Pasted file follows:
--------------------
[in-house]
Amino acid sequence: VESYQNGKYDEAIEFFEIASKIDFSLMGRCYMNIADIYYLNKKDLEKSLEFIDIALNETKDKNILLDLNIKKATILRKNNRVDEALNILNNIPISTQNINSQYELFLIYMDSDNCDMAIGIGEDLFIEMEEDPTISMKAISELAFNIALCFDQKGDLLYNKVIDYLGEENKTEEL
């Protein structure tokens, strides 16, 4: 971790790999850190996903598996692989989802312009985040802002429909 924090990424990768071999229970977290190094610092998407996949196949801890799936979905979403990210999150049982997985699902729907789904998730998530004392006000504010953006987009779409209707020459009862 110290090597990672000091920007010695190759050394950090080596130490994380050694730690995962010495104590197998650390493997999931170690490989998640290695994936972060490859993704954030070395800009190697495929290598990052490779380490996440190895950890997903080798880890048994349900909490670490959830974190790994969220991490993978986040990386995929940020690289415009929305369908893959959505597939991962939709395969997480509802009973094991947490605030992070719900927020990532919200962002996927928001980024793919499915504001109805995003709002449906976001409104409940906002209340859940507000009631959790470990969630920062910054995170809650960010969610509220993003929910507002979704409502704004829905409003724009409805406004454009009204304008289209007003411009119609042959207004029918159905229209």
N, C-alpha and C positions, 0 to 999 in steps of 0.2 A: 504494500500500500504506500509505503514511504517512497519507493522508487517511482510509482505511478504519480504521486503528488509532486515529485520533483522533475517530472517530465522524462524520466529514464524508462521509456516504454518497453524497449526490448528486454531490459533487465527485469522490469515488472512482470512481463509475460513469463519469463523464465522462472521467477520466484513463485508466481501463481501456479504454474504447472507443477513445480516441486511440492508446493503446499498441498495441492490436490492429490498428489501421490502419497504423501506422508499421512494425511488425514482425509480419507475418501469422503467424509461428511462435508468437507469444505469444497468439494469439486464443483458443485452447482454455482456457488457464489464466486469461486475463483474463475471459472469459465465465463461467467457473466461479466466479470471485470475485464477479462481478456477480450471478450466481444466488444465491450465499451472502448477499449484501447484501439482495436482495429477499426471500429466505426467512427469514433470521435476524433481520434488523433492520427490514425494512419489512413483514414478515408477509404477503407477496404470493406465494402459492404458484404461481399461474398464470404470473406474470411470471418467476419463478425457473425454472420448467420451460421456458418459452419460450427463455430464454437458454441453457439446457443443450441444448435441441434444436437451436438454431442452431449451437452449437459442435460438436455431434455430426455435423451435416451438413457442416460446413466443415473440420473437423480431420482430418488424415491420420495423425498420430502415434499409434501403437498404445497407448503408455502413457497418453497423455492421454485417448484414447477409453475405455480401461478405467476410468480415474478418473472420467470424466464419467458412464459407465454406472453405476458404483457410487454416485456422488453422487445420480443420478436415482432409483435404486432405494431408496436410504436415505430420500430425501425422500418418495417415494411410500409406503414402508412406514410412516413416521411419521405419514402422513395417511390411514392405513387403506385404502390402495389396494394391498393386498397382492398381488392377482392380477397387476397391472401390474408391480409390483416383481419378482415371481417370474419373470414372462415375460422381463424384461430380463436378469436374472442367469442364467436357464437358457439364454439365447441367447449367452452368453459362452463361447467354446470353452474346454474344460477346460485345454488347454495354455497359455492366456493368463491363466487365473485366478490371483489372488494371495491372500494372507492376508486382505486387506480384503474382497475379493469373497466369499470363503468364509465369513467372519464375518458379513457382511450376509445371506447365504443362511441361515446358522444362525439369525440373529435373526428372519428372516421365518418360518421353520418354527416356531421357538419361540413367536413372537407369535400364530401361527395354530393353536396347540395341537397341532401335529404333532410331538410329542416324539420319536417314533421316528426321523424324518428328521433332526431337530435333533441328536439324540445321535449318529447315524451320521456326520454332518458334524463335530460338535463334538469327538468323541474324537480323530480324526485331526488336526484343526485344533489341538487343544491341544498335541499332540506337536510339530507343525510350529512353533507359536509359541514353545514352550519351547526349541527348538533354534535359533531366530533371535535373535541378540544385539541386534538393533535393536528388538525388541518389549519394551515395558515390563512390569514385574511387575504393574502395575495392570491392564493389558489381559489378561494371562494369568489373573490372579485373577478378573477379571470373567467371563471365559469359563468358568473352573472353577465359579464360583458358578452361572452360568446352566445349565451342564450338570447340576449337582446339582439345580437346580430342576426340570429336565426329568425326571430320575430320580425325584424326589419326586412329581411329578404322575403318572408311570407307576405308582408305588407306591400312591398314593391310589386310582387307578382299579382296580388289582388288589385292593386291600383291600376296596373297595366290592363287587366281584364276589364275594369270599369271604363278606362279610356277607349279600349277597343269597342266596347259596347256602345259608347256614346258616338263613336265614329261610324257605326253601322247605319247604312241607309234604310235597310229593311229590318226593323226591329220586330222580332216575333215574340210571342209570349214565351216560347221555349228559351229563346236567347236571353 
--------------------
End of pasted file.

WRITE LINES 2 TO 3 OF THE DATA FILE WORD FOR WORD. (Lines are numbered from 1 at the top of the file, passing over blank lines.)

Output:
Amino acid sequence: VESYQNGKYDEAIEFFEIASKIDFSLMGRCYMNIADIYYLNKKDLEKSLEFIDIALNETKDKNILLDLNIKKATILRKNNRVDEALNILNNIPISTQNINSQYELFLIYMDSDNCDMAIGIGEDLFIEMEEDPTISMKAISELAFNIALCFDQKGDLLYNKVIDYLGEENKTEEL
């Protein structure tokens, strides 16, 4: 971790790999850190996903598996692989989802312009985040802002429909 924090990424990768071999229970977290190094610092998407996949196949801890799936979905979403990210999150049982997985699902729907789904998730998530004392006000504010953006987009779409209707020459009862 110290090597990672000091920007010695190759050394950090080596130490994380050694730690995962010495104590197998650390493997999931170690490989998640290695994936972060490859993704954030070395800009190697495929290598990052490779380490996440190895950890997903080798880890048994349900909490670490959830974190790994969220991490993978986040990386995929940020690289415009929305369908893959959505597939991962939709395969997480509802009973094991947490605030992070719900927020990532919200962002996927928001980024793919499915504001109805995003709002449906976001409104409940906002209340859940507000009631959790470990969630920062910054995170809650960010969610509220993003929910507002979704409502704004829905409003724009409805406004454009009204304008289209007003411009119609042959207004029918159905229209």